By Ezra Robinson and Ryan Ressmeyer
It is amazing how relevant the messages of a 19th-century horror novel are today. The fear of reverse-colonization which Bram Stoker’s Count Dracula represents is still felt by many Westerners, although Britain has been replaced by America as the nation uneasy about its economic, technological, and military dominance. The presidential nomination of Donald Trump exemplifies the civilian response to this fear. Statements like a widely-mocked warning against the appearance of taco trucks on every corner demonstrate a fear of the United States becoming “mexicanized” in the same way fin-de-siècle britons feared becoming “Easternized”. However, the horror of an oppressed group uprising expressed in Dracula transcends nationality and ethnicity. As we explore in our short film, this concept is equally applicable to gender.
Western civilization has been male-dominated since its inception, and after thousands of years, men have become accustomed to power, both over their own opportunities and over those of women. As could be expected, many find it difficult to relinquish this power, which is why, throughout history, women have had to fight for their rights, whether that be suffrage, the right to work, sexual freedom, or equal pay. Every step women take towards equality, men lose a bit of control. Thus, their response to a woman acting in a traditionally “male” way has often been a personal fear of emasculation, which manifests externally in anger. However, men acting in traditionally “female” ways is found outright terrifying. If men cannot trust each other to uphold the patriarchy and enforce gender roles, what hope is there? Surely, this is the end of America.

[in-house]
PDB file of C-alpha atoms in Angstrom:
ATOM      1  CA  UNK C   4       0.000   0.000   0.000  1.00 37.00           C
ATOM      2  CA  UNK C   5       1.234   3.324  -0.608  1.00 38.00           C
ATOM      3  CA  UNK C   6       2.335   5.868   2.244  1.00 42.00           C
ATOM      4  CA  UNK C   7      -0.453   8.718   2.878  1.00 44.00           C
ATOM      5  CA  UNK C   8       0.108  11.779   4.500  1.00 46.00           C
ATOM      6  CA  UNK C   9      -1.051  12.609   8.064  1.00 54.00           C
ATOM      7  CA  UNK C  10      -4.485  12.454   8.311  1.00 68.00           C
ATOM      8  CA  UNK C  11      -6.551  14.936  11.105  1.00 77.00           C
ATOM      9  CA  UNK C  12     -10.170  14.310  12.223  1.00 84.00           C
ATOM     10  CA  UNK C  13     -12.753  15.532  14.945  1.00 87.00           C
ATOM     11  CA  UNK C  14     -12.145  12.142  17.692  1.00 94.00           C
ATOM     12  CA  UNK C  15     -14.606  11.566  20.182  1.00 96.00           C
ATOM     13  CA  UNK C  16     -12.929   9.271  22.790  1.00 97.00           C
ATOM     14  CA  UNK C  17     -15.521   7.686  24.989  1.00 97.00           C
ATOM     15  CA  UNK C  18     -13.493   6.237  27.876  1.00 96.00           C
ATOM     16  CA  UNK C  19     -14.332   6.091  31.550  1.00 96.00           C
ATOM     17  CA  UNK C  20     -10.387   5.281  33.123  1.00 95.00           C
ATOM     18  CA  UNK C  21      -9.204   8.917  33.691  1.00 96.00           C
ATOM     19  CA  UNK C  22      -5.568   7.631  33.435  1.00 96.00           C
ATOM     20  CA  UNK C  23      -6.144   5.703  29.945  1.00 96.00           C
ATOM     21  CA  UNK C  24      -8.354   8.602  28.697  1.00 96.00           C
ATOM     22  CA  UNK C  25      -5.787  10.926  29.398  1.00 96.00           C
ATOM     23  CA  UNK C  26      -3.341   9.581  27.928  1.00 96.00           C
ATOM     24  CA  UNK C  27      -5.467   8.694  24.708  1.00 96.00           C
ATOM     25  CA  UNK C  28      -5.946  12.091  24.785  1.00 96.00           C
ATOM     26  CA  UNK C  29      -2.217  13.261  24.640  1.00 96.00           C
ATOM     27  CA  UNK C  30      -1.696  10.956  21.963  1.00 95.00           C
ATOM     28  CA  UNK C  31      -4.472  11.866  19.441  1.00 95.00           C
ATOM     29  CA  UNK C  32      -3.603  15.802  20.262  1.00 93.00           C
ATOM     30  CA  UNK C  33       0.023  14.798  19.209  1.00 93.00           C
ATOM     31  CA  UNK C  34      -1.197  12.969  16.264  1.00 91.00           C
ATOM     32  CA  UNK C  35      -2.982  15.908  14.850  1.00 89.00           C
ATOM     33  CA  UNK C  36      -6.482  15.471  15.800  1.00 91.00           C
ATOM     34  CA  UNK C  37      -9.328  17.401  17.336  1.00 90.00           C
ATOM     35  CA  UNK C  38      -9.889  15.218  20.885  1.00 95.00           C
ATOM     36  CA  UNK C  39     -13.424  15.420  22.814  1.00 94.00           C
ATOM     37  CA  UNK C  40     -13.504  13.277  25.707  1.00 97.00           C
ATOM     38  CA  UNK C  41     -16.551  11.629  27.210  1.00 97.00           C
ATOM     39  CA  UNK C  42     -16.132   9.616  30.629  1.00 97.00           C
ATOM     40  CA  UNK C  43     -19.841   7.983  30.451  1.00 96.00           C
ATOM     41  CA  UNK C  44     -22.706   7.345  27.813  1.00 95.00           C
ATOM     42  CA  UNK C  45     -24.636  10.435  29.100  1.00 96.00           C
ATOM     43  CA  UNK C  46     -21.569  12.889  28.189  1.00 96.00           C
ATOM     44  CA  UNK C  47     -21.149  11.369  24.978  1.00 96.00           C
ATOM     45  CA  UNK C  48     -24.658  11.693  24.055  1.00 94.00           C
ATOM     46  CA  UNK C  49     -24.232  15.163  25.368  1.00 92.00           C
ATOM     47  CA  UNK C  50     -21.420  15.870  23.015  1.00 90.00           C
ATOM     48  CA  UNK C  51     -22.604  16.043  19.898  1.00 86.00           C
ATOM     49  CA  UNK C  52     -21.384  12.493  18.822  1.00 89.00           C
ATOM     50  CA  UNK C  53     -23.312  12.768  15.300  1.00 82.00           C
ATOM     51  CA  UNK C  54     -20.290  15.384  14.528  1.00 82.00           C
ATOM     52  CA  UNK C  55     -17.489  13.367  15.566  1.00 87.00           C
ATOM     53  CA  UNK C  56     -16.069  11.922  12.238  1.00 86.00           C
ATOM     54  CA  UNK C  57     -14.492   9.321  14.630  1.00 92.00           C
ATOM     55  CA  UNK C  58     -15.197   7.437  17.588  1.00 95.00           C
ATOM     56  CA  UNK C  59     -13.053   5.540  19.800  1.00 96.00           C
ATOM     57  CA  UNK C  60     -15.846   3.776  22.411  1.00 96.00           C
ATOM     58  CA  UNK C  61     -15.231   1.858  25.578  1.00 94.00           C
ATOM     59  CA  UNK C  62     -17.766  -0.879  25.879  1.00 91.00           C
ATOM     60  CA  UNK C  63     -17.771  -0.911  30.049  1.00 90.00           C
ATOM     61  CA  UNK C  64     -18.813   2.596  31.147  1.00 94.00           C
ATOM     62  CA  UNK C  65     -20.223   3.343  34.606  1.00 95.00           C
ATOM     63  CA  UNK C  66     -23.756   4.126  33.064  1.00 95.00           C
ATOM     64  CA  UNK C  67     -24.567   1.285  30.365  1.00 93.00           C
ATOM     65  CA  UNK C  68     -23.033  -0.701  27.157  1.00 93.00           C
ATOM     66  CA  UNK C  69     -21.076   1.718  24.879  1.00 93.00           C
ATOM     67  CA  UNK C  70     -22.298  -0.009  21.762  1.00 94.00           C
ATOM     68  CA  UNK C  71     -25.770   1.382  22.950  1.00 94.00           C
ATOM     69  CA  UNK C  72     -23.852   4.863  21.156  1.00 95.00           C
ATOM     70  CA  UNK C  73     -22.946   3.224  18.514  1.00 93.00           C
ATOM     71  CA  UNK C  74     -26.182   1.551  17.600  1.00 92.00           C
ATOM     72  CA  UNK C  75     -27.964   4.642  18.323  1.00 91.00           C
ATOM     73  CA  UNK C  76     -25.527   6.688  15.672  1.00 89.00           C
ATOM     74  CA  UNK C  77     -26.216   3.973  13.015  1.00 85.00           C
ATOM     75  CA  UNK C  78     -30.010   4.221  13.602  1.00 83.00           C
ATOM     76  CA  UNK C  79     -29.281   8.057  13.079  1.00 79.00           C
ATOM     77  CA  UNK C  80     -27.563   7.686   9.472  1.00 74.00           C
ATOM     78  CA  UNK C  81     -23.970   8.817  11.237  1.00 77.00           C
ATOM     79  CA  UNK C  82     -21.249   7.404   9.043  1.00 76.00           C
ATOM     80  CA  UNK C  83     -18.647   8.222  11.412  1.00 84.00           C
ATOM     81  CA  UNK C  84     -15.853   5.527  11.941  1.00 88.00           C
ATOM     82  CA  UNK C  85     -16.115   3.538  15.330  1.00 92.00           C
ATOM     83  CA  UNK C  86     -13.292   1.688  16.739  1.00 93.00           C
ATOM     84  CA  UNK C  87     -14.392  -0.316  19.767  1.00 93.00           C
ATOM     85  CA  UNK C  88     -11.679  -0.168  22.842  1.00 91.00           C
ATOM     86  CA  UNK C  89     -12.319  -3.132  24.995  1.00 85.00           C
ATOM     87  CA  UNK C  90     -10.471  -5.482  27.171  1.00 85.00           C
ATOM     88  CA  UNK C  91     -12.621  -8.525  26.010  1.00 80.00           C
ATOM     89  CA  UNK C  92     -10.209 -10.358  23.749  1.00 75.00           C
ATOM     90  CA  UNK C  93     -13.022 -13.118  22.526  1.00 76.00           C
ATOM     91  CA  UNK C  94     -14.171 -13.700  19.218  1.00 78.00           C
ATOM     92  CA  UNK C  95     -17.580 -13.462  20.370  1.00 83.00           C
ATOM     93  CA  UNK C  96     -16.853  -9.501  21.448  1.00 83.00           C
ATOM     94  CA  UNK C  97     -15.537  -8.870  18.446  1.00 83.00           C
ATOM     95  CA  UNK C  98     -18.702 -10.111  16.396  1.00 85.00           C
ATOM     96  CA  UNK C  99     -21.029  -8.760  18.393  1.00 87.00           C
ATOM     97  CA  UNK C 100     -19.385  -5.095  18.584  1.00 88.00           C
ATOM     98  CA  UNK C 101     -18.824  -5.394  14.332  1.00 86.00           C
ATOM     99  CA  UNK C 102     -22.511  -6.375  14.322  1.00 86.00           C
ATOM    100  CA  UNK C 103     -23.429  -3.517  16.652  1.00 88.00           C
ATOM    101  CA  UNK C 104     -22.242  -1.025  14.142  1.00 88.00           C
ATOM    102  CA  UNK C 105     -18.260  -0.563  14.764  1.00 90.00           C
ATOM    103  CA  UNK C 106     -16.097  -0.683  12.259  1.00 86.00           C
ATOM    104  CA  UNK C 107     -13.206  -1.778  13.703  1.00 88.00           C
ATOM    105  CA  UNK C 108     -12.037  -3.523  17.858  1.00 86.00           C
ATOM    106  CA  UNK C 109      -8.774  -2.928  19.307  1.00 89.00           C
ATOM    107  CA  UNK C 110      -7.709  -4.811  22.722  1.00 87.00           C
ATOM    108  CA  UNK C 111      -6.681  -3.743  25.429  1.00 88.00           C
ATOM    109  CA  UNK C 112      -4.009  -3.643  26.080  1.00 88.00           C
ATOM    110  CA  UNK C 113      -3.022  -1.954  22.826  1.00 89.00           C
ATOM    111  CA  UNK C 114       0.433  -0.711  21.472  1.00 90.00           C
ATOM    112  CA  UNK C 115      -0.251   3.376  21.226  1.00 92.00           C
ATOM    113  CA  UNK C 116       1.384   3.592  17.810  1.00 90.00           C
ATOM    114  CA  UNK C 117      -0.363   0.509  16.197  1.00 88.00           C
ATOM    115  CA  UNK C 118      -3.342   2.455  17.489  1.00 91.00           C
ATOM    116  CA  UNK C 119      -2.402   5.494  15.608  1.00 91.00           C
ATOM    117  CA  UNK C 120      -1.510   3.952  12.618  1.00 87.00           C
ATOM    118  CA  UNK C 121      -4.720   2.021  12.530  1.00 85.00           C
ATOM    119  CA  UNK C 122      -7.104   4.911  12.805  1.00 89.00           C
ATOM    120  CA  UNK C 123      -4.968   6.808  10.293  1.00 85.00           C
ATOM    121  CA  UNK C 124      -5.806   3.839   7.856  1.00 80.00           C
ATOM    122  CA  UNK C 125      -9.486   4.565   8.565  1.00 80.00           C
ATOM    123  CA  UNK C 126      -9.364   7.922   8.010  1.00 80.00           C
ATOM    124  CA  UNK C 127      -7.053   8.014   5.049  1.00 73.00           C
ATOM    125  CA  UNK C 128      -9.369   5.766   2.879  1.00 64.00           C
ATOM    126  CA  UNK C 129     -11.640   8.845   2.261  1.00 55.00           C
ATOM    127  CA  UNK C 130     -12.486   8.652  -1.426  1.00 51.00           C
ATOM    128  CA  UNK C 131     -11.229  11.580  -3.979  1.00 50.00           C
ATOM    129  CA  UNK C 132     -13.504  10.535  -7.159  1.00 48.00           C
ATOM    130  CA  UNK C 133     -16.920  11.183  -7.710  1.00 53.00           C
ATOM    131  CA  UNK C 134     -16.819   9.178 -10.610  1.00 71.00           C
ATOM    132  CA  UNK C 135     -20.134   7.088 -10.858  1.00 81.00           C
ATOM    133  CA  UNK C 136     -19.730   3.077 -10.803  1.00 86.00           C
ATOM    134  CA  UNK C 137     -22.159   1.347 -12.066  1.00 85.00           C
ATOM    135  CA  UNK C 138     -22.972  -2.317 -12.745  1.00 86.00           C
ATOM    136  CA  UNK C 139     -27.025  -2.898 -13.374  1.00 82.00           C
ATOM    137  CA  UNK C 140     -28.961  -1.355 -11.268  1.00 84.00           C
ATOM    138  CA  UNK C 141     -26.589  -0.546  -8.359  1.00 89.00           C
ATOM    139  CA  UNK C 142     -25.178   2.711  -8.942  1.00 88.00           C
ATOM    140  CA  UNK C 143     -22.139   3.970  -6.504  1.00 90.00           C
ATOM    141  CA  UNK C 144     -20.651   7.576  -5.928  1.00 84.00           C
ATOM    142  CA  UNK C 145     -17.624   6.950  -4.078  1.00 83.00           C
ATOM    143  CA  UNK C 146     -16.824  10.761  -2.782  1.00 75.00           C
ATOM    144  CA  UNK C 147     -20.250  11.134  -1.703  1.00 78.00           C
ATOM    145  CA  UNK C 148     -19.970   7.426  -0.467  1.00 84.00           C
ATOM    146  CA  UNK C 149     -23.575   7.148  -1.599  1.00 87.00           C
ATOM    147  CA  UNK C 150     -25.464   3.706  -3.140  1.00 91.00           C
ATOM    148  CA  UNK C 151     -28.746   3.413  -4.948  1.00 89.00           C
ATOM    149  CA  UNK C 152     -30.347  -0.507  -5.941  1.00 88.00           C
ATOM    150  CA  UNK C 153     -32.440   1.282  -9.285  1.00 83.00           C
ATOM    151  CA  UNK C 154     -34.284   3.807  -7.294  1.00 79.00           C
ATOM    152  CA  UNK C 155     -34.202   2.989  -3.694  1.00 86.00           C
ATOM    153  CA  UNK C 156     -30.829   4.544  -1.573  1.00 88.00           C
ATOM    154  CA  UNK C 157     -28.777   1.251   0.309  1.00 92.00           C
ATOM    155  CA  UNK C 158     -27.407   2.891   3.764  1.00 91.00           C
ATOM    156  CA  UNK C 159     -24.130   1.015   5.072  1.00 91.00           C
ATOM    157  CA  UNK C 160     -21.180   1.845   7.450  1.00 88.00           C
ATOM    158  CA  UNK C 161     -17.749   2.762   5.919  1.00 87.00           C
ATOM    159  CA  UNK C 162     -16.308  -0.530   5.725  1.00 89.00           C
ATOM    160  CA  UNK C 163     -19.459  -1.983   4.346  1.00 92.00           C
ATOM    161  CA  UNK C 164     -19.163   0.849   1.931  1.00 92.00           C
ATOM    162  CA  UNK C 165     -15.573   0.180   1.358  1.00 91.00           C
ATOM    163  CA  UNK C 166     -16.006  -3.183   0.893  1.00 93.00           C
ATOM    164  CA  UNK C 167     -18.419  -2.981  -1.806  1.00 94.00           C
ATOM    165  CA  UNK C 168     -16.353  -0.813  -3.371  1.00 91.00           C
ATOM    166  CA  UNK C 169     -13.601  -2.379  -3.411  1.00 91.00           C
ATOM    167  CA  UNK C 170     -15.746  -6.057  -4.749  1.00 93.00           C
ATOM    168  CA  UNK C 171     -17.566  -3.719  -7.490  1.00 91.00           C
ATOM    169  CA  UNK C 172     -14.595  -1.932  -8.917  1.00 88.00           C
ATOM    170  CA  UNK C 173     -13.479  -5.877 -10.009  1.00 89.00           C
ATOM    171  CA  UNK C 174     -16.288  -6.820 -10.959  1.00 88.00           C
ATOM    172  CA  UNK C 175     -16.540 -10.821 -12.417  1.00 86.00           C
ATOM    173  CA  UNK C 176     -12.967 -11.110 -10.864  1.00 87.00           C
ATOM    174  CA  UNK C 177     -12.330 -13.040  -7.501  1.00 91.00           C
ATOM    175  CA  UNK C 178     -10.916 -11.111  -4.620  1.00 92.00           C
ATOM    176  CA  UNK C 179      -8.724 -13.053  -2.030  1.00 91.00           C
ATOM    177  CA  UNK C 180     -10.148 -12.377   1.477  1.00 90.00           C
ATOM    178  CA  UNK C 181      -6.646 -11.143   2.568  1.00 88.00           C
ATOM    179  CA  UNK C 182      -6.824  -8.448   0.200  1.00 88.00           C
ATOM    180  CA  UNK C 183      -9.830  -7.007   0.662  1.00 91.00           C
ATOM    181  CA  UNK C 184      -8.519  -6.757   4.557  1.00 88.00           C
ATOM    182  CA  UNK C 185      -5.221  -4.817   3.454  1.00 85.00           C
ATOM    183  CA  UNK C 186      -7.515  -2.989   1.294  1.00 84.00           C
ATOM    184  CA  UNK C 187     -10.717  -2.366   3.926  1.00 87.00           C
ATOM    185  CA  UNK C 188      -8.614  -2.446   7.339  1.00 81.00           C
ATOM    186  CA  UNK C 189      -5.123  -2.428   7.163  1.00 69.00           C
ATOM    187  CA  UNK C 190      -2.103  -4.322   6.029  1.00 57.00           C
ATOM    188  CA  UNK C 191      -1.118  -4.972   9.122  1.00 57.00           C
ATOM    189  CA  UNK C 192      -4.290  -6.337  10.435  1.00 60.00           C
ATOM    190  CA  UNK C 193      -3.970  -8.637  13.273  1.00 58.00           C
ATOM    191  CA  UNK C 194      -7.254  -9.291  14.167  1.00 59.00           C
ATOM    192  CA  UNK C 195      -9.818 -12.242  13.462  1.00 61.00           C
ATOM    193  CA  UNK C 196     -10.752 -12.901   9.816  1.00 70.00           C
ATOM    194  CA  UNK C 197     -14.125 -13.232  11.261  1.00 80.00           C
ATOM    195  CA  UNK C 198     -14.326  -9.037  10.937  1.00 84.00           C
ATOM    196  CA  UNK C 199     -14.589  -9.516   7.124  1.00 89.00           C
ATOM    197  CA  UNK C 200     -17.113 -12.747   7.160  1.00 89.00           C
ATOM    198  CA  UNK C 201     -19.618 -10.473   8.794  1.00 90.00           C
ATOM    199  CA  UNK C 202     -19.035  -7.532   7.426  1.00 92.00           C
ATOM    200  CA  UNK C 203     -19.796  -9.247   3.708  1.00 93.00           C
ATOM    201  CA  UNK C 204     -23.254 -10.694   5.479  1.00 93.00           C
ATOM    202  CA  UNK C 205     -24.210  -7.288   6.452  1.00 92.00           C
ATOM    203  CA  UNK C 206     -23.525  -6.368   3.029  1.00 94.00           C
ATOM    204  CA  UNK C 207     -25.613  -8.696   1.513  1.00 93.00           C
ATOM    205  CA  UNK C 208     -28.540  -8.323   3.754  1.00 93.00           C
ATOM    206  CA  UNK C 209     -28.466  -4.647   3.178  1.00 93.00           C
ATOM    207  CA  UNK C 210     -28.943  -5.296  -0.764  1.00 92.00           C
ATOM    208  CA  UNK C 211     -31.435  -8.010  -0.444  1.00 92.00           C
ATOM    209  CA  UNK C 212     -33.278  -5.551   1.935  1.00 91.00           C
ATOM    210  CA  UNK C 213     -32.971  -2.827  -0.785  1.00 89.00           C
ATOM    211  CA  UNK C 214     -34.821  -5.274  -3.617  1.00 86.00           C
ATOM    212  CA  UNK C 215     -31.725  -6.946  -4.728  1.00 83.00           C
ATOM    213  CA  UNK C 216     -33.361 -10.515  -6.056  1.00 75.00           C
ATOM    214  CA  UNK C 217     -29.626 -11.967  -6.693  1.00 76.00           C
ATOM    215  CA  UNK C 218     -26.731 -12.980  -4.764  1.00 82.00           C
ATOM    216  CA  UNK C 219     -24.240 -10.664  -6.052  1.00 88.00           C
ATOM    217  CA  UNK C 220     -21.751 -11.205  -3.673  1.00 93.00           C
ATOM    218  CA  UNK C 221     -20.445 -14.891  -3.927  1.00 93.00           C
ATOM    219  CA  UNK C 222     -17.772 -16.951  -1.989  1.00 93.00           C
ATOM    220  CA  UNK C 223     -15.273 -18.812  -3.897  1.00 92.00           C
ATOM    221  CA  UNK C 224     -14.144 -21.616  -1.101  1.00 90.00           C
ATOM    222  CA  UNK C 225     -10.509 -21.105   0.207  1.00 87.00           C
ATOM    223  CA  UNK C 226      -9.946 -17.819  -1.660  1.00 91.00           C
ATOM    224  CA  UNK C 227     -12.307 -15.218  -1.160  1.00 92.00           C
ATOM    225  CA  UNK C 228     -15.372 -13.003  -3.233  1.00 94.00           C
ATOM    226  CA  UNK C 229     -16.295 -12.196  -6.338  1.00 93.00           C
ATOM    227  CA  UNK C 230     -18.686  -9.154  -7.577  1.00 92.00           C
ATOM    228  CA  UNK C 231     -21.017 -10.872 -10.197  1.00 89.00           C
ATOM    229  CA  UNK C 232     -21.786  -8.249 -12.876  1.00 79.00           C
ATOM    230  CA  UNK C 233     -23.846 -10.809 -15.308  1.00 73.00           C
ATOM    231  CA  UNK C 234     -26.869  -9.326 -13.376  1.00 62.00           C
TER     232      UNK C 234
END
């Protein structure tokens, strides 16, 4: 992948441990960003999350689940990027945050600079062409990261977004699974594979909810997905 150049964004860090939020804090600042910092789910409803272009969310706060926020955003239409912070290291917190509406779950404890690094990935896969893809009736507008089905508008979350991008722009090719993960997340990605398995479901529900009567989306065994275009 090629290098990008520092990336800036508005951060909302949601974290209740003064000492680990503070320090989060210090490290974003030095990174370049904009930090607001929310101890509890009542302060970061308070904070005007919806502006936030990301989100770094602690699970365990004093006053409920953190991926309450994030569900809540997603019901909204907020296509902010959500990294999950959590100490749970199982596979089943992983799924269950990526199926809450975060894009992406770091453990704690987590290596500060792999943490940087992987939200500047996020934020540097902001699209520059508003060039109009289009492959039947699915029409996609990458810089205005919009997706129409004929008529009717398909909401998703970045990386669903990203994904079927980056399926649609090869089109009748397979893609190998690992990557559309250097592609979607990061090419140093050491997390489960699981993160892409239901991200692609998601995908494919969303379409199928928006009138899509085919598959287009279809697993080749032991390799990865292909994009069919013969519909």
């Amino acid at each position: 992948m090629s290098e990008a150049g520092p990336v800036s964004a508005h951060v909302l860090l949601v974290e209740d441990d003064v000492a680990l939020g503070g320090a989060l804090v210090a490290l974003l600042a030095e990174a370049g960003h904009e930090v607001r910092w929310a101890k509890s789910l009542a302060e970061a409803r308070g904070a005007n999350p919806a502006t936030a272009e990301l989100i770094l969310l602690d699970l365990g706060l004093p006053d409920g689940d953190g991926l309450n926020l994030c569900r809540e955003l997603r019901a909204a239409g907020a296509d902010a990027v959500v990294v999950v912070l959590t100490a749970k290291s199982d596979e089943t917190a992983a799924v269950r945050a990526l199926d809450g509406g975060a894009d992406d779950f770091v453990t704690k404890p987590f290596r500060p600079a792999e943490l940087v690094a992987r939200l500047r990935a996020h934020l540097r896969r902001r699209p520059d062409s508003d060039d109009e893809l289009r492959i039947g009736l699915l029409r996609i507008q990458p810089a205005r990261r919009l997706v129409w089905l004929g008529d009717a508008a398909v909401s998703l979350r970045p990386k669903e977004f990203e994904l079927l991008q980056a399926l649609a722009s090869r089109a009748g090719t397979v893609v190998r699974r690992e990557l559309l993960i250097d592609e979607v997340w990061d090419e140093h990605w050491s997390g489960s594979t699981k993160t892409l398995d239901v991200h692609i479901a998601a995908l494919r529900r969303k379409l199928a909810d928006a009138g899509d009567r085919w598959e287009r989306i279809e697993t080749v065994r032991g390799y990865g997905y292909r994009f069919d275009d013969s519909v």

We draw the parallel between our film and Dracula through this idea. In Stoker’s novel, the vampire represents the East and Count Dracula’s move to London stands in for the then-greatly-feared process of reverse-colonization in the wake of Britain's decline. In our film, we build off of Stoker’s elaborately sexual descriptions of Dracula’s female kin to make the vampire a symbol of femininity. Instead of “Easternizing” those whom she bites, she literally “feminizes” them, and in doing so, brings out the great fears of society.
We, as creative filmmakers, obviously present this action sarcastically. The feminist movement is is no way about hating, eliminating, or trying to “feminize” men, and emasculation is not something to fear, but to welcome. The truth is that gender roles are not just harmful to women, but to men as well. They confine males to specific standards of toughness and power, which prevent them from expressing emotion and admitting delicacy. People of all genders would be much healthier, both physically and mentally, if they did not feel forced to conform to damaging societal ideals. With this piece, we aim to help dissolve the ridiculous fear of males expressing femininity by exaggerating and making fun of it. Hopefully, men will begin follow the lead of our main actor, and realize there is no horror in the loss of traditional masculinity.